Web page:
BMJ 1994; 308 doi: (Published 26 March 1994) Cite this as: BMJ 1994;308:850

Wilbur Clouston Lowry took an arts degree, for which he was taught by Stephen Leacock, before studying medicine. He learnt physics from Rutherford before he split the atom and medicine from Osler before he became a professor at Oxford; he worked as a plate layer on the Canadian Pacific Railway to raise funds. He served in the trenches in 1914 but was sent back to university to qualify and then served in the Royal Canadian Army Medical Corps. He did pioneering work in the rehabilitation of the wounded, for which the Canadian government awarded him a prize--which he received only on his return to Canada more than 70 years later.

At the end of the war he went to Edinburgh for obstetric postgraduate courses, where he met and married Winifred. He then went round the world with the Blue Funnel Line to earn money before he bought the practice in Cambois, a large isolated mining village then cut off at high tide. In time he worked at Blyth Hospital, among other things as an anaesthetist. He was secretary of Blyth division of the BMA for over 20 years and served for 30 years on the local medical committee and the executive council and its predecessors.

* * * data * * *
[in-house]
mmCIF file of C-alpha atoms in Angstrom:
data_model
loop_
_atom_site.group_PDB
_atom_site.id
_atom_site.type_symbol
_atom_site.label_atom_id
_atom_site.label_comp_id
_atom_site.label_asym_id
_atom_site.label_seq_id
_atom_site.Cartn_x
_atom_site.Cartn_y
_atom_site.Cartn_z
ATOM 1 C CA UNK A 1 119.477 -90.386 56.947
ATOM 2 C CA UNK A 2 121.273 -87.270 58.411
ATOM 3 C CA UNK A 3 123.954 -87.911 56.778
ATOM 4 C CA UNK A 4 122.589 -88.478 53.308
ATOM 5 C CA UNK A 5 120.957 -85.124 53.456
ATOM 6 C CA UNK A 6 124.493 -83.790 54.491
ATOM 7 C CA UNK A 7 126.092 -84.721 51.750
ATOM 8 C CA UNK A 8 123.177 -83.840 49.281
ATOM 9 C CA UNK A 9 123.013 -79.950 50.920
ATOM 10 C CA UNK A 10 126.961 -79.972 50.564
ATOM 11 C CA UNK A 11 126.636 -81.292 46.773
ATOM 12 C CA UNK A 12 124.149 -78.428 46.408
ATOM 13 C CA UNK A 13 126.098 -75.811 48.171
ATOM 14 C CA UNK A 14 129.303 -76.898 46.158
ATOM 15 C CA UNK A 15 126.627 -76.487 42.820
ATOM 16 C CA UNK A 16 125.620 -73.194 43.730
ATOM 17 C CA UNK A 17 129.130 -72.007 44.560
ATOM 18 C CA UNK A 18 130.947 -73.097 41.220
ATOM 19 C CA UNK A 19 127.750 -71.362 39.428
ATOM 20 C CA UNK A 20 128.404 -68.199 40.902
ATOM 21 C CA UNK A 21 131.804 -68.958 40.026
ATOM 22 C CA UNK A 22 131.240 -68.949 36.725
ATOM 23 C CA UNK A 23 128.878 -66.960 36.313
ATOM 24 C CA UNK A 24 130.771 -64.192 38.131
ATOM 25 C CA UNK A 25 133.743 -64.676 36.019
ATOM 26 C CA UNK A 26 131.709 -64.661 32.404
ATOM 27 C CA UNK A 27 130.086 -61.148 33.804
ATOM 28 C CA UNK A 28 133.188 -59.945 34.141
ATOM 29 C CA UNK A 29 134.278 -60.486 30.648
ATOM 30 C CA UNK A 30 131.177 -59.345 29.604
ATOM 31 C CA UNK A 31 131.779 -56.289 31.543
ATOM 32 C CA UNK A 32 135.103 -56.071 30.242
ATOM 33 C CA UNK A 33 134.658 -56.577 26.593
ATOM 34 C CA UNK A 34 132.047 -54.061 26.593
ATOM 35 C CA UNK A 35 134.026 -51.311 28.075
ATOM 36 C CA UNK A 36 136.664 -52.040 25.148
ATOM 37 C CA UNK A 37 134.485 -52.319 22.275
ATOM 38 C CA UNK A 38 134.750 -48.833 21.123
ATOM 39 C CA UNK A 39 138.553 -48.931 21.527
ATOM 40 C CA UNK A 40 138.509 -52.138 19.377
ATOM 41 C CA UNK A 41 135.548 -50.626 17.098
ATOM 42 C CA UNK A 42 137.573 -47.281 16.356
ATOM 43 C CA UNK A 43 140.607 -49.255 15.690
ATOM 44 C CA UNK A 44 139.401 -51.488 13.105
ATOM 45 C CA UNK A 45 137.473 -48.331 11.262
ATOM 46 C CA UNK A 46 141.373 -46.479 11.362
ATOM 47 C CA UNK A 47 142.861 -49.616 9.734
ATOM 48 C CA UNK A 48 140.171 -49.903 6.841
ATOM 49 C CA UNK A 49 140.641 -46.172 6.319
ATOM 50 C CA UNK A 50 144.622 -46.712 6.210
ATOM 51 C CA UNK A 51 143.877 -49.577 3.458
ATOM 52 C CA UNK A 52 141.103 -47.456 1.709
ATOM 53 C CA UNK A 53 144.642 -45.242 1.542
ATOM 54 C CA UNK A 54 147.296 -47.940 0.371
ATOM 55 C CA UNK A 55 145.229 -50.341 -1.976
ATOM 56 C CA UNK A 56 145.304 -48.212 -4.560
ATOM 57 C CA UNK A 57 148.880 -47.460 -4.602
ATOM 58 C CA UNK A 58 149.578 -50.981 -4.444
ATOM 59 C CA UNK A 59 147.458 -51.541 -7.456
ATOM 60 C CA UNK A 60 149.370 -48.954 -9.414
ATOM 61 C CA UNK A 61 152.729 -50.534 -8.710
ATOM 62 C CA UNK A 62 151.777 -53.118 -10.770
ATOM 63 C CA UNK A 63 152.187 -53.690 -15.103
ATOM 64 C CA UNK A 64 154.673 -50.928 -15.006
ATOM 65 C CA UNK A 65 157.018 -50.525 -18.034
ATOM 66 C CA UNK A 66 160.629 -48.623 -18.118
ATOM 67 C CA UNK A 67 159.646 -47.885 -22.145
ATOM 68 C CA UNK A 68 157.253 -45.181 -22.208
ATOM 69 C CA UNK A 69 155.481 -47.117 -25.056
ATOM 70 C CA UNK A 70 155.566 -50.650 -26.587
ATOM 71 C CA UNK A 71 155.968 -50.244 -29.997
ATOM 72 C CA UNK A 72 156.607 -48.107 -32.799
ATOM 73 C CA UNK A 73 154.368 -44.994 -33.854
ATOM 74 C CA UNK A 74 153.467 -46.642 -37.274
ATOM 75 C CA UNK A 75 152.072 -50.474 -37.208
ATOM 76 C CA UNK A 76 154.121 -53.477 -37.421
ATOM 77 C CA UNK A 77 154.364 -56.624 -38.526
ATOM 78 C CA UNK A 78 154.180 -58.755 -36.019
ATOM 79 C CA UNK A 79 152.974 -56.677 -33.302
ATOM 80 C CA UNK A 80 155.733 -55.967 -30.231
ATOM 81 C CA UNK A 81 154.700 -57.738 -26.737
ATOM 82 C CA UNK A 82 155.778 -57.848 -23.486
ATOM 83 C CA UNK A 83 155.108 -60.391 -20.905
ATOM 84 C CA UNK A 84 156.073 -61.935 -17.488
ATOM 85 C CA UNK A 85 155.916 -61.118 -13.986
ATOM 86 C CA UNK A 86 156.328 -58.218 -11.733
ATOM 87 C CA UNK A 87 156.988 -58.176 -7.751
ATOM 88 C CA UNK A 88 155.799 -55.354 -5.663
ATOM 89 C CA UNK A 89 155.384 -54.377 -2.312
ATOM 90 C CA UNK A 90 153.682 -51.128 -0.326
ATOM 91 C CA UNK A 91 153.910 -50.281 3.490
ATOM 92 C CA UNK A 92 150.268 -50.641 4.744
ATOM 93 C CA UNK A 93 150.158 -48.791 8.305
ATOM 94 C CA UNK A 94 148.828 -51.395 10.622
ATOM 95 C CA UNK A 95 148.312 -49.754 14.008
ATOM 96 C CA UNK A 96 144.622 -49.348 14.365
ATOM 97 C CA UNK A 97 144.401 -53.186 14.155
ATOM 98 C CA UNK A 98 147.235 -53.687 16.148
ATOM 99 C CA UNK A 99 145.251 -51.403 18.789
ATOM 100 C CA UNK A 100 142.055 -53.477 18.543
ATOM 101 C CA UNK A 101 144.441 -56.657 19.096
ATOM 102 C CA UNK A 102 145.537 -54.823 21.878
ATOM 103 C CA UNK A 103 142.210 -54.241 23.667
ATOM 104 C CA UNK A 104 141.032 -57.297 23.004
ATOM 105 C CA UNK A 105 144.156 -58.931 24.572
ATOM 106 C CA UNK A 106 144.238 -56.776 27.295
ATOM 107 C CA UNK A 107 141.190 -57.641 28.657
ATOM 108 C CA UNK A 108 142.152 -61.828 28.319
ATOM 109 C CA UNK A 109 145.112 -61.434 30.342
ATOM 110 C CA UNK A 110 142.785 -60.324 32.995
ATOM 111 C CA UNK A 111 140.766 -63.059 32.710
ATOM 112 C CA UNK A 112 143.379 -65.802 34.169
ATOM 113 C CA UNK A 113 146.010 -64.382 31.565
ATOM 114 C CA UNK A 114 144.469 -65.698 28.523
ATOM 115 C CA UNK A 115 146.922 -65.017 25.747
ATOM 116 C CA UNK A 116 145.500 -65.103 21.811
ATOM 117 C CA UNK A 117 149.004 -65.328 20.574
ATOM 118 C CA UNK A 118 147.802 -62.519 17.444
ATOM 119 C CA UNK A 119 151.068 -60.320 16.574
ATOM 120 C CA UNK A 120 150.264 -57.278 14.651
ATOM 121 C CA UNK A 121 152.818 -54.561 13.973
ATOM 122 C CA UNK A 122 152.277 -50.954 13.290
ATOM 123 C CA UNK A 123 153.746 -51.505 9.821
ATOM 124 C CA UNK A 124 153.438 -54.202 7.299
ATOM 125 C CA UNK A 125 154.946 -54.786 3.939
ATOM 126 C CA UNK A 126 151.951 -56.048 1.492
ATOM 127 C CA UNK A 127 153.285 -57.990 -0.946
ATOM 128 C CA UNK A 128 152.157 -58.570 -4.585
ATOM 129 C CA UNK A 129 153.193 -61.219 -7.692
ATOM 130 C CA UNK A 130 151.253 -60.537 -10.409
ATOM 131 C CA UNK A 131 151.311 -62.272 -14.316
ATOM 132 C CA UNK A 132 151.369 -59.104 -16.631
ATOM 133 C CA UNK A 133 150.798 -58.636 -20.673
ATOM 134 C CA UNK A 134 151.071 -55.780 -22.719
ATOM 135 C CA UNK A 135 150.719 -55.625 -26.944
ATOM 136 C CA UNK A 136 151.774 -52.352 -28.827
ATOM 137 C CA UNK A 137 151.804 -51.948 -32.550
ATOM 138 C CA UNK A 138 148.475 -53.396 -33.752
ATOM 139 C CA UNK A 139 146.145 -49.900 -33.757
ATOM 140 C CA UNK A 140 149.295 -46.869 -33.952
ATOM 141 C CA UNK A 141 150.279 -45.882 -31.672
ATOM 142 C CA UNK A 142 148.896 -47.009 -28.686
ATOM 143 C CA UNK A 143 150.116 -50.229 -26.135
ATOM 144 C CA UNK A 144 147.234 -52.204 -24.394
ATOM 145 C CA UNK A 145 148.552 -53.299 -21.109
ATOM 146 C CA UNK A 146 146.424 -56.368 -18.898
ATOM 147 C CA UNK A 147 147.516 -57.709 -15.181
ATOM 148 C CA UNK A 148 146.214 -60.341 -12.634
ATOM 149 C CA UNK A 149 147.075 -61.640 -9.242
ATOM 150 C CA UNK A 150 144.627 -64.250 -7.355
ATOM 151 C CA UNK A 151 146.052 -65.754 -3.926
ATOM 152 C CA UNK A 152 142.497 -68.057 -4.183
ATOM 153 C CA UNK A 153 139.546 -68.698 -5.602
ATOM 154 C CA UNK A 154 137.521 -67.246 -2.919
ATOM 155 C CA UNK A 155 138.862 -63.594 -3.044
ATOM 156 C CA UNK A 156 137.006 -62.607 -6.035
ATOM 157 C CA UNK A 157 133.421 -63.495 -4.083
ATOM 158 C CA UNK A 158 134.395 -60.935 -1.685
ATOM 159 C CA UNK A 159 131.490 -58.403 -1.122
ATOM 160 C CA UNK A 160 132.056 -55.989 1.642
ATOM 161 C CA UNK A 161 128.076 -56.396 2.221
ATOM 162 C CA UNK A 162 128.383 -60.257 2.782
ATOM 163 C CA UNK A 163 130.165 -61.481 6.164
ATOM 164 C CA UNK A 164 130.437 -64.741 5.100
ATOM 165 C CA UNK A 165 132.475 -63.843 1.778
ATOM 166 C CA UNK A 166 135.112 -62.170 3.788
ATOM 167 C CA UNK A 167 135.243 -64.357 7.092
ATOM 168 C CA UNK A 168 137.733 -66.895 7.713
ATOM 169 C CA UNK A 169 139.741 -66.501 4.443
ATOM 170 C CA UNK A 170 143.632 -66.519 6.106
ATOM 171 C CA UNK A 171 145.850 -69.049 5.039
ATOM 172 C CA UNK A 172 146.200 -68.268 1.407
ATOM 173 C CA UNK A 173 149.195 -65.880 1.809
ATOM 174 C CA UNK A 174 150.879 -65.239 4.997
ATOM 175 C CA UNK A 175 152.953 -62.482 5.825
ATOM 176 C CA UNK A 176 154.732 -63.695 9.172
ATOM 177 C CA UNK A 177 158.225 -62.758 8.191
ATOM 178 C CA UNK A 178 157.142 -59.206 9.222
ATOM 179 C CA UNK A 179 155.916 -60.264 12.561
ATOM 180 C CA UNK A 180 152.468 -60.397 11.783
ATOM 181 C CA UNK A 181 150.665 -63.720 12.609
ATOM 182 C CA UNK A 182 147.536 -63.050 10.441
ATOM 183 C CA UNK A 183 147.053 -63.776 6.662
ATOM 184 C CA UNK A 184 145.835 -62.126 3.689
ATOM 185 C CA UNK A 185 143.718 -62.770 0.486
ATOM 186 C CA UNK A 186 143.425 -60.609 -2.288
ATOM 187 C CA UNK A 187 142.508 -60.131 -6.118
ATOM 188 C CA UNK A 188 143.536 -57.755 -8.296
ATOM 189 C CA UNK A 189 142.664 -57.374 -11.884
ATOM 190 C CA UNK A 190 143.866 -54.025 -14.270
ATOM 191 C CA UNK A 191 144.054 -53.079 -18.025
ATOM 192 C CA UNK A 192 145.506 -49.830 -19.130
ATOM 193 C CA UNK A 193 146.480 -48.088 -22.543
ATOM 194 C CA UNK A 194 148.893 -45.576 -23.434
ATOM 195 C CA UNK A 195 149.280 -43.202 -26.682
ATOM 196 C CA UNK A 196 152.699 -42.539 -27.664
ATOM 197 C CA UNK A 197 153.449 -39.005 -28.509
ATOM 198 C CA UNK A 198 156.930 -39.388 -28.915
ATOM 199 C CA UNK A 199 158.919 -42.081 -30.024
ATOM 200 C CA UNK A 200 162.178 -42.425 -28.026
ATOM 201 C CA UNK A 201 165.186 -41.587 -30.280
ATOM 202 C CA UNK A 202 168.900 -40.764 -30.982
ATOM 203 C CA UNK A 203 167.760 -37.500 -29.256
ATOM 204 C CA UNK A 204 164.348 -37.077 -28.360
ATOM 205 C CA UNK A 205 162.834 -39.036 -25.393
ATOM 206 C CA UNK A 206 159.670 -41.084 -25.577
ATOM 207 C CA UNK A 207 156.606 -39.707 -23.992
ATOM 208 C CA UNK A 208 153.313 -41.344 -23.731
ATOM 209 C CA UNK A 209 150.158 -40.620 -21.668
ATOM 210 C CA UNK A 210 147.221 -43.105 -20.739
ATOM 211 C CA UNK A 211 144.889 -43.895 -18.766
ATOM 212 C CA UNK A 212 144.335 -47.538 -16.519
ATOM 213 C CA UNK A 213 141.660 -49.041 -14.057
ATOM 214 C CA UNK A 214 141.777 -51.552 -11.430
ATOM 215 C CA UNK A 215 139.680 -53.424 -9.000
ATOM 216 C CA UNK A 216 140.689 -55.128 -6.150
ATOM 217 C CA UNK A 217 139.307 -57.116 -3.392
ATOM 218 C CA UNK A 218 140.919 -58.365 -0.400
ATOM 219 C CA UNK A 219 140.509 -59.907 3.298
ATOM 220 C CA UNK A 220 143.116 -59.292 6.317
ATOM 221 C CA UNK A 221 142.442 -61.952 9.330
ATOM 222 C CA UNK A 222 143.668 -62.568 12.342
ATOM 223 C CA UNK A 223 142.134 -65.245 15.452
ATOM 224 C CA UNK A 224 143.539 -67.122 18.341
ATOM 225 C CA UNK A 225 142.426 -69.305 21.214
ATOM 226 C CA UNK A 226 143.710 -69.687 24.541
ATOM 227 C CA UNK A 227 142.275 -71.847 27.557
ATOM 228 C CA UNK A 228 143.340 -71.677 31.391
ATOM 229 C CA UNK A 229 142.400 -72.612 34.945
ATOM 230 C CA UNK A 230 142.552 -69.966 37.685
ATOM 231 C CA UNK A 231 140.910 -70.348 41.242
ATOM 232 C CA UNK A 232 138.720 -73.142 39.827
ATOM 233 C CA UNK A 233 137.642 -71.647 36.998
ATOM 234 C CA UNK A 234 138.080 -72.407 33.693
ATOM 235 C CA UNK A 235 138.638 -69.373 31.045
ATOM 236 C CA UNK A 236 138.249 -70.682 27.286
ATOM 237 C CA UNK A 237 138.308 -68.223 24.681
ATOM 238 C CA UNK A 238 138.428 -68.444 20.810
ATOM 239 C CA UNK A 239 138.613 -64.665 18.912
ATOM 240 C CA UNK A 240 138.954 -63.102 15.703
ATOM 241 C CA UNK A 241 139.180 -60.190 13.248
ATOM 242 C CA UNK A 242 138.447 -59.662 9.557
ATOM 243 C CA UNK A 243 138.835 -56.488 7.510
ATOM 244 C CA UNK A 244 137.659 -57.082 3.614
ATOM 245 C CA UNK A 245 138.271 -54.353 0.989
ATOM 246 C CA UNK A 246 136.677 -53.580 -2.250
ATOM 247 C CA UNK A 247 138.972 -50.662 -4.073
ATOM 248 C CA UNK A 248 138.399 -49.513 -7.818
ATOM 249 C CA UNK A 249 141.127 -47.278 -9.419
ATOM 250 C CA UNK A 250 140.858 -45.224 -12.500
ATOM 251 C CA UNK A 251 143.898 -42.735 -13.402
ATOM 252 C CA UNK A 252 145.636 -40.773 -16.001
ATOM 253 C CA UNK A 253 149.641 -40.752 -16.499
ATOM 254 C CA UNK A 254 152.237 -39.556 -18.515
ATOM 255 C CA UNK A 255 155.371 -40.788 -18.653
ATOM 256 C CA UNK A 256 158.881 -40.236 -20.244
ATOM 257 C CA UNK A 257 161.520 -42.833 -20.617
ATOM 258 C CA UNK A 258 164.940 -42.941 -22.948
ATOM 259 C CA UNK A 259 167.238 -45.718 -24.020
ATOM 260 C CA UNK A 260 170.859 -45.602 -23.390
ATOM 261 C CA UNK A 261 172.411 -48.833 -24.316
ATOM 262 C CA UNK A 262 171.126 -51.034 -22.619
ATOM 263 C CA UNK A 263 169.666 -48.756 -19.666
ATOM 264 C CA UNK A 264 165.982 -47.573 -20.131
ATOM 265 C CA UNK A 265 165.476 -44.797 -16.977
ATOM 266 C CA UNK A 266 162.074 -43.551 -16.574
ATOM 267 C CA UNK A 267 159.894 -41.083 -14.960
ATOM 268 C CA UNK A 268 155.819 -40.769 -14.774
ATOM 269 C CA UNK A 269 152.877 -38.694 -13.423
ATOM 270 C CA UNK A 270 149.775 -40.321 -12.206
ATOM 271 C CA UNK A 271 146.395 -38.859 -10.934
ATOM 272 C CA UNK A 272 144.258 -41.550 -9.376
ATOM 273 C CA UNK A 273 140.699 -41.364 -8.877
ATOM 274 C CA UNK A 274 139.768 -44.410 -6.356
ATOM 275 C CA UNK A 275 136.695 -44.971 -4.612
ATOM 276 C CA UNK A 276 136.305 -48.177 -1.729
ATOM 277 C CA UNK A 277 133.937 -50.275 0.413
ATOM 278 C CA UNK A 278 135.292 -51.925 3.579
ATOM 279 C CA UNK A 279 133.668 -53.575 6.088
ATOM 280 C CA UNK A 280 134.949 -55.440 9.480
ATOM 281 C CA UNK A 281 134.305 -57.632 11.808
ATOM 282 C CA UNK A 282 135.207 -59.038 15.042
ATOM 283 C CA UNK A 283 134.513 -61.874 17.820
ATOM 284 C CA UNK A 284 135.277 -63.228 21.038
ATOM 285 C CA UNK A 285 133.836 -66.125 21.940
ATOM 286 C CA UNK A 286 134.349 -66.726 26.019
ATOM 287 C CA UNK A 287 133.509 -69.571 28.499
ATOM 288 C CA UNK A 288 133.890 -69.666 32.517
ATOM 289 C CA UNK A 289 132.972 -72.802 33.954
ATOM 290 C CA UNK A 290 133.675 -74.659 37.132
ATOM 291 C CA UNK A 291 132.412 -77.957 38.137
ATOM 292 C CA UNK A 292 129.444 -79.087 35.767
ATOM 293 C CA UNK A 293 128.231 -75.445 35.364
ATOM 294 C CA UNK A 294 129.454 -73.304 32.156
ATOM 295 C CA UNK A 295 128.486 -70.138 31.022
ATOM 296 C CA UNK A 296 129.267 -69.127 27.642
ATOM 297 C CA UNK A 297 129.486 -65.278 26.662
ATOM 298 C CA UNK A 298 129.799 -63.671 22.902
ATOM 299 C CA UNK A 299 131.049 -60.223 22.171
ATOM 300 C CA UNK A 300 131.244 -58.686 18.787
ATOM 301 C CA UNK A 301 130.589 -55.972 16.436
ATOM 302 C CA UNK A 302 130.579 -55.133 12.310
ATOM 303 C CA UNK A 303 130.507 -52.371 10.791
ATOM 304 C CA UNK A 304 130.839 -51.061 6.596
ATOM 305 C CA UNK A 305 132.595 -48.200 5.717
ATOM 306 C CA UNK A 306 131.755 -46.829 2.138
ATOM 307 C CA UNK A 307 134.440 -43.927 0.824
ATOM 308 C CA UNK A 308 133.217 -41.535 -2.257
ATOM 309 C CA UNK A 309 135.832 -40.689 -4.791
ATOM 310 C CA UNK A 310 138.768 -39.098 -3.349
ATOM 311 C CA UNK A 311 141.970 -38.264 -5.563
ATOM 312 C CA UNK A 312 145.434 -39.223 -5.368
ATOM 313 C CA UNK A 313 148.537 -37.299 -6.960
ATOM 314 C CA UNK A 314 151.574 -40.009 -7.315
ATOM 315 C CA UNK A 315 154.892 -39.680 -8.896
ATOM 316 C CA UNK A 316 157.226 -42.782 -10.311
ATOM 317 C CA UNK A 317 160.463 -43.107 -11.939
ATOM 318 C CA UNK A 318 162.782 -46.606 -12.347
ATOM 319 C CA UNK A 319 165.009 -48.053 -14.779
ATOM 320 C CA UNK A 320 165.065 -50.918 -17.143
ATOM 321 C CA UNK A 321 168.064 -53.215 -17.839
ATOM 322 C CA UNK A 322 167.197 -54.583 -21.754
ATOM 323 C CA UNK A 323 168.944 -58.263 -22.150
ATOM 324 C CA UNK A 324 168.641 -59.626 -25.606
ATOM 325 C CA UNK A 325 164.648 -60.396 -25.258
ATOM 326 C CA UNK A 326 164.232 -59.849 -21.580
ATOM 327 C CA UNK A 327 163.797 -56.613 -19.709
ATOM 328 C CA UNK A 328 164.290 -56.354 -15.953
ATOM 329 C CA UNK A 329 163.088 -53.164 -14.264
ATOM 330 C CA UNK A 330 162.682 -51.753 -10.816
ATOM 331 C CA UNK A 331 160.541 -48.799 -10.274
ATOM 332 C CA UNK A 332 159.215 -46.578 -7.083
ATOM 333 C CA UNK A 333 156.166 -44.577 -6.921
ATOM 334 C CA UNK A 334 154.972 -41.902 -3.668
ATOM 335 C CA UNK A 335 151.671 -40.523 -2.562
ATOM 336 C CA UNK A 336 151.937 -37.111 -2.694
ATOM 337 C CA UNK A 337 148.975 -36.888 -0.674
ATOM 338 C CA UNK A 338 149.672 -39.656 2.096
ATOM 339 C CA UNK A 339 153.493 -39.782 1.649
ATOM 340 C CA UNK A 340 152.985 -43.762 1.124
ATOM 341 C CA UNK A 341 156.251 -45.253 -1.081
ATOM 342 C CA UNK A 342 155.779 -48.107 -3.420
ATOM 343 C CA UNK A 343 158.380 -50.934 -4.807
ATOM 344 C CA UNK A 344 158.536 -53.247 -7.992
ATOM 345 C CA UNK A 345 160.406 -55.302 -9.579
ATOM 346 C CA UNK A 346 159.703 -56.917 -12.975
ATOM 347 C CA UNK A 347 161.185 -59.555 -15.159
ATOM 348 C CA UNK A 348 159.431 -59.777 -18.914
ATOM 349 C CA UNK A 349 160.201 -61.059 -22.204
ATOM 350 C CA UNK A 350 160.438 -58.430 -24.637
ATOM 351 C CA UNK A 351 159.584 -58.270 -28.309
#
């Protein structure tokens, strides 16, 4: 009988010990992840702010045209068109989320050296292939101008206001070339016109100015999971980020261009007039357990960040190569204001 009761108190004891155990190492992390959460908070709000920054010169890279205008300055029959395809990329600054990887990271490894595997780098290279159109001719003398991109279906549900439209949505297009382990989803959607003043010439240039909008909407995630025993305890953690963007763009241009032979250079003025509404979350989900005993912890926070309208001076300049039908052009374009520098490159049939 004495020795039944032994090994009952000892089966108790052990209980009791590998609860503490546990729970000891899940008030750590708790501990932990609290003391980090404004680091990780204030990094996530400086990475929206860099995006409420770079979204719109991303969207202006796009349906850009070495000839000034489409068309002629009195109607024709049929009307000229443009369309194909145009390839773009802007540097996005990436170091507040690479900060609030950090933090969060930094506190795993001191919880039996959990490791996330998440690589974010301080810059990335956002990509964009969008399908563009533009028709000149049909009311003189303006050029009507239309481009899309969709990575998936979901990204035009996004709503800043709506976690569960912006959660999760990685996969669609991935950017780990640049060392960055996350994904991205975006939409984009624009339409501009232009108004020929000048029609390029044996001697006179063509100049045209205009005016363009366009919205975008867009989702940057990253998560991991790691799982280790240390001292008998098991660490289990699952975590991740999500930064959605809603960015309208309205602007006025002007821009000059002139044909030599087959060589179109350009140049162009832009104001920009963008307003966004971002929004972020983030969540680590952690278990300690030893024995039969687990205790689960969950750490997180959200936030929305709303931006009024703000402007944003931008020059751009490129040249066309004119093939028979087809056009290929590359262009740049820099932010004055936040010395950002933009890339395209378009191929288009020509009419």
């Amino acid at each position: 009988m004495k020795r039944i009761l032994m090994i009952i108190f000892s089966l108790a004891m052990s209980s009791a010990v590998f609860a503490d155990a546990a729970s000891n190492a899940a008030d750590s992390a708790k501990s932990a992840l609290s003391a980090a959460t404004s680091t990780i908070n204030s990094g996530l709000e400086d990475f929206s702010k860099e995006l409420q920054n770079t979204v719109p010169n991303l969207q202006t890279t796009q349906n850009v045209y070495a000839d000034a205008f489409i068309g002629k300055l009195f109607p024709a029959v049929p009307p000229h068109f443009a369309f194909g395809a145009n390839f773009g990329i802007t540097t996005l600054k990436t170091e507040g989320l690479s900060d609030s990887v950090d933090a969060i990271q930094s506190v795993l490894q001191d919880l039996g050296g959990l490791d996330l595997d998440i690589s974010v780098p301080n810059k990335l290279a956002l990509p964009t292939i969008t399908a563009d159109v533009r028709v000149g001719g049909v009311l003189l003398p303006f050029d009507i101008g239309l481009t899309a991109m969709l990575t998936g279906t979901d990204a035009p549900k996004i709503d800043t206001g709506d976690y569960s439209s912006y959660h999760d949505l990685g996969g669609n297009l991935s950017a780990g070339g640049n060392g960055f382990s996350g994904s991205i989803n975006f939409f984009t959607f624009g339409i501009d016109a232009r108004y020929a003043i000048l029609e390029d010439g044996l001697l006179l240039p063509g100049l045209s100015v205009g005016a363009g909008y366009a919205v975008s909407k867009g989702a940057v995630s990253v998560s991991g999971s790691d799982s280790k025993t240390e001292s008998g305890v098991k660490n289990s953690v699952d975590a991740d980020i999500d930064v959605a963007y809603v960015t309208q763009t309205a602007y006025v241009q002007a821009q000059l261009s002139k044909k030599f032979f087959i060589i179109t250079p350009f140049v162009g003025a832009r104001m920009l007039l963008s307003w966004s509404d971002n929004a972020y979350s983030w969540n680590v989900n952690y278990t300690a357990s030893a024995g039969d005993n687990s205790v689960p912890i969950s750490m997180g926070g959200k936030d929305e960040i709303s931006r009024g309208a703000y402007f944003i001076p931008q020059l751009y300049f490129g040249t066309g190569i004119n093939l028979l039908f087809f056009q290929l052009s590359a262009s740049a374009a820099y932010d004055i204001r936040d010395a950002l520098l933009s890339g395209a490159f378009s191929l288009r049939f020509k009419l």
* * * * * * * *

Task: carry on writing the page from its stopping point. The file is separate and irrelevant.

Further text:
In 1982, on the death of Winifred, he returned to Canada, where he lived with his elder daughter, Joan. He is survived by Joan; his other daughter, Beatrice, who is a doctor; five grandchildren, of whom one (Gillian) is also a doctor; and two great grandchildren.

--John S Noble

Wilbur Clouston Lowry, who was a general practitioner in Cambois, Blyth, Northumberland, 1920-60, died 24 November aged 102. Born Quebec Province, Canada, 18 October 1891; studied at McGill University (BA 1913; MD 1916). Served as captain in Royal Canadian Army Medical Corps during first world war …

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